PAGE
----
When it comes to tropical cyclones like Hurricane Sandy, the climate links can be fairly difficult to pin down. On the one hand, humans have warmed the planet about 0.8°C since the Industrial Revolution. As Kevin Trenberth of the National Center for Atmospheric Research likes to say, that affects all weather events to an extent. The oceans are now warmer, there’s more moisture in the air—those things help fuel hurricanes and alter other weather patterns.
And yet trying to attribute specific hurricanes to changes in global temperature remains quite difficult. In its big report on natural disasters last year, the Intergovernmental Panel on Climate Change (IPCC) said it had “low confidence” that humans were currently affecting tropical cyclone patterns. Hurricanes are far more complicated to study than, say, heat waves and the historical record is patchier. (For more on this, Andrew Revkin has an excellent discussion with climatologists over at Dot Earth.)
Looking ahead, meanwhile, scientists can say a bit more about future hurricanes—though only a bit more. The IPCC report noted that it was “likely” that tropical cyclones in some areas would get stronger, with faster winds and heavier rainfall, as the world warmed. The overall number of hurricanes, however, would most likely “either decrease or remain essentially unchanged.”
But simply stopping there isn’t quite right either. The chaos caused by Hurricane Sandy does highlight at least one other major reason to worry about climate change: rising sea levels. Note that storm is expected to be so devastating to places such as New York City in part because it’s coming at high tide. Here’s Michael Lemonick:
This nightmare scenario — for New York and the rest of the northeast — is especially likely because Sandy’s storm surge is peaking through three high tides, which magnifies its effect. At the moment, high tide itself is higher than normal because we’re right at the full moon, when tidal effects are at a maximum.
As a result, according to National Weather Service projections and an analysis by Climate Central, it is likely that The Battery in Lower Manhattan, Sandy Hook, N.J., and Atlantic City will see the highest storm tides on record during Monday evening’s high tide. Those records go back to 1893, 1932, and 1911, respectively.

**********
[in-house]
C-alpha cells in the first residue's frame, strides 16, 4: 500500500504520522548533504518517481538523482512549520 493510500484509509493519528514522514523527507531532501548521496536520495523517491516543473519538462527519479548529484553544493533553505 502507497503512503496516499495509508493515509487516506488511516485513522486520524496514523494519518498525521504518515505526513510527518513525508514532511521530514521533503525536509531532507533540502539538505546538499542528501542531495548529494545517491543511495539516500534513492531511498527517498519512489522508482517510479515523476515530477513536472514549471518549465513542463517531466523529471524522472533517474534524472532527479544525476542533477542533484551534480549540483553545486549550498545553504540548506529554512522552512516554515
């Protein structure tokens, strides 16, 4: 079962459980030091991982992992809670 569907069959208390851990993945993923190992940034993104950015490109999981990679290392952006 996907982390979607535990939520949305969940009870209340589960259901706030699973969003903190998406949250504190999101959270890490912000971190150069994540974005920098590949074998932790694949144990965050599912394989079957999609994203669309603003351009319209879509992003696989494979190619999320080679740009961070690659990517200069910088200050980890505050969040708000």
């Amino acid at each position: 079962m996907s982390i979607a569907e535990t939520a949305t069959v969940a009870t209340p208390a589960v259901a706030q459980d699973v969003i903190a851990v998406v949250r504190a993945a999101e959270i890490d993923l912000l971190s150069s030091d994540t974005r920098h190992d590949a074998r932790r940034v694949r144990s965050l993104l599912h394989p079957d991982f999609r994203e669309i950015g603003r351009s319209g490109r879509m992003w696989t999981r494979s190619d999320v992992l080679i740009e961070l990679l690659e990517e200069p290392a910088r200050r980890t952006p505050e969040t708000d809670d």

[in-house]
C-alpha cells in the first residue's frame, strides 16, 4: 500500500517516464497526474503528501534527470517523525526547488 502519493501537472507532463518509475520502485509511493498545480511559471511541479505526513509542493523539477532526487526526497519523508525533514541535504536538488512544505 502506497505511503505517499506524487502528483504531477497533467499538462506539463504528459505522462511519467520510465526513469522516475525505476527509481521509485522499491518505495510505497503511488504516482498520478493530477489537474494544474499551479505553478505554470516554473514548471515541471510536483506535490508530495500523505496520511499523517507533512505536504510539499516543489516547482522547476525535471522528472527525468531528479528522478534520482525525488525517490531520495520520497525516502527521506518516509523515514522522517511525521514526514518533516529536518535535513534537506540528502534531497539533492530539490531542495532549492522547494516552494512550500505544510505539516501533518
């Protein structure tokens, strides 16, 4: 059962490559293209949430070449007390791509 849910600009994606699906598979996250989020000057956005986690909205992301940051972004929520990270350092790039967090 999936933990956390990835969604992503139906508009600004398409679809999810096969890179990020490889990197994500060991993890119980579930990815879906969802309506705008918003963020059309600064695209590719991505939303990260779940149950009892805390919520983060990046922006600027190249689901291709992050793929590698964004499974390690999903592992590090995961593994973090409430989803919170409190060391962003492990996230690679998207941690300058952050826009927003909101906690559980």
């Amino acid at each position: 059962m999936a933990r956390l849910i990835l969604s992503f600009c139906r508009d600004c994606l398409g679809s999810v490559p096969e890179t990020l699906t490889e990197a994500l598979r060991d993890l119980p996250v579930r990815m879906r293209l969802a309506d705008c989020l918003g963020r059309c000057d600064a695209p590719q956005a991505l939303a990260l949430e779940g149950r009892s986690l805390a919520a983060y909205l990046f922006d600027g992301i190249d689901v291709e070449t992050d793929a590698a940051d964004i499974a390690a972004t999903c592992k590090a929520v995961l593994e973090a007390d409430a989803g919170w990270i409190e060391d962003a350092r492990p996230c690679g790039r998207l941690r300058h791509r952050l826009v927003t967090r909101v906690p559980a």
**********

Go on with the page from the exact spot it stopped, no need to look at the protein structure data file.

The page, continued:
Probability of storm surges greater than six feet around New York City. Source: NOAA
While storm surges are affected by a variety of factors, higher sea levels can help magnify those surges and exacerbate flooding — not just during freakishly large storms like Sandy, but during smaller storms too.
Humans, of course, aren’t responsible for the tides. But we are warming the planet right now, causing glaciers and ice caps to melt and sea levels to rise. In the mid-Atlantic region, the coastal seas have risen about eight inches since 1900–and about a foot in New York Harbor. “That means,” notes Lemonick, “the storm tides from Sandy are that much higher than they would have been if the identical storm had come along back then.”
What’s more, sea-level rise is expected to accelerate in the decades ahead—an additional two to seven feet by 2100, some scientists project. The IPCC concludes that it is “very likely” that extreme coastal flooding during storms will become far more common in the future as a result. And that’s a big problem for cities such as New York, as Mireya Navarro wrote in a prescient piece for the New York Times last month:
Unlike New Orleans, New York City is above sea level. Yet the city is second only to New Orleans in the number of people living less than four feet above high tide — nearly 200,000 New Yorkers …
With higher seas, a common storm could prove as damaging as the rare big storm or hurricane is today, scientists say. Were sea levels to rise four feet by the 2080s, for example, 34 percent of the city’s streets could lie in the flood-risk zone, compared with just 11 percent now, a 2011 study commissioned by the state said.
You can see how a combination of rising sea levels, tides, and storms could affect different parts of the United States with this helpful GIS mapping tool from Climate Central. For New York City, the map shows just a small chance of a major six-foot surge by 2020—it takes a rare storm like Sandy and high tides to pull it off. But as the world warms and sea levels rise, the odds of a big storm surge increase. Suddenly, that freak event won’t be so rare anymore.
The endless debates about whether this or that particular hurricane can be blamed on global warming are fascinating. But they can also distract from the more basic fact that our cities and infrastructure are quite vulnerable to future temperature increases and sea-level rise. And Hurricane Sandy, unfortunately, is a grim reminder of that.